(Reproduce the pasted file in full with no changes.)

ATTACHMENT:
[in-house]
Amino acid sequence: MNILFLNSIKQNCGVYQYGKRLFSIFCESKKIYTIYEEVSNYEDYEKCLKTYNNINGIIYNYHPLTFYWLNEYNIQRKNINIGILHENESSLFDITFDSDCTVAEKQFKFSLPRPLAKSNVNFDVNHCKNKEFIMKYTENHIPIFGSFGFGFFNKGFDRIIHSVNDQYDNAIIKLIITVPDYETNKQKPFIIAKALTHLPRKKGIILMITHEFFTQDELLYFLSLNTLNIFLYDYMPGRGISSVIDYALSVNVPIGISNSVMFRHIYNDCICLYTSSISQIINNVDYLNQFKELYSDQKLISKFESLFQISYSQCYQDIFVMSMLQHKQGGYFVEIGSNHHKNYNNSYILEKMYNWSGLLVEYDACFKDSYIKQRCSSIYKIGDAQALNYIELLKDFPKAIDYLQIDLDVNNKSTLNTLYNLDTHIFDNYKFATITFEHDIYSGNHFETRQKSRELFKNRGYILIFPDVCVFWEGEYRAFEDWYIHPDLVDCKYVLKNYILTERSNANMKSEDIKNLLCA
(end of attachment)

[in-house]
Amino acid sequence: MNILFLNSIKQNCGVYQYGKRLFSIFCESKKIYTIYEEVSNYEDYEKCLKTYNNINGIIYNYHPLTFYWLNEYNIQRKNINIGILHENESSLFDITFDSDCTVAEKQFKFSLPRPLAKSNVNFDVNHCKNKEFIMKYTENHIPIFGSFGFGFFNKGFDRIIHSVNDQYDNAIIKLIITVPDYETNKQKPFIIAKALTHLPRKKGIILMITHEFFTQDELLYFLSLNTLNIFLYDYMPGRGISSVIDYALSVNVPIGISNSVMFRHIYNDCICLYTSSISQIINNVDYLNQFKELYSDQKLISKFESLFQISYSQCYQDIFVMSMLQHKQGGYFVEIGSNHHKNYNNSYILEKMYNWSGLLVEYDACFKDSYIKQRCSSIYKIGDAQALNYIELLKDFPKAIDYLQIDLDVNNKSTLNTLYNLDTHIFDNYKFATITFEHDIYSGNHFETRQKSRELFKNRGYILIFPDVCVFWEGEYRAFEDWYIHPDLVDCKYVLKNYILTERSNANMKSEDIKNLLCA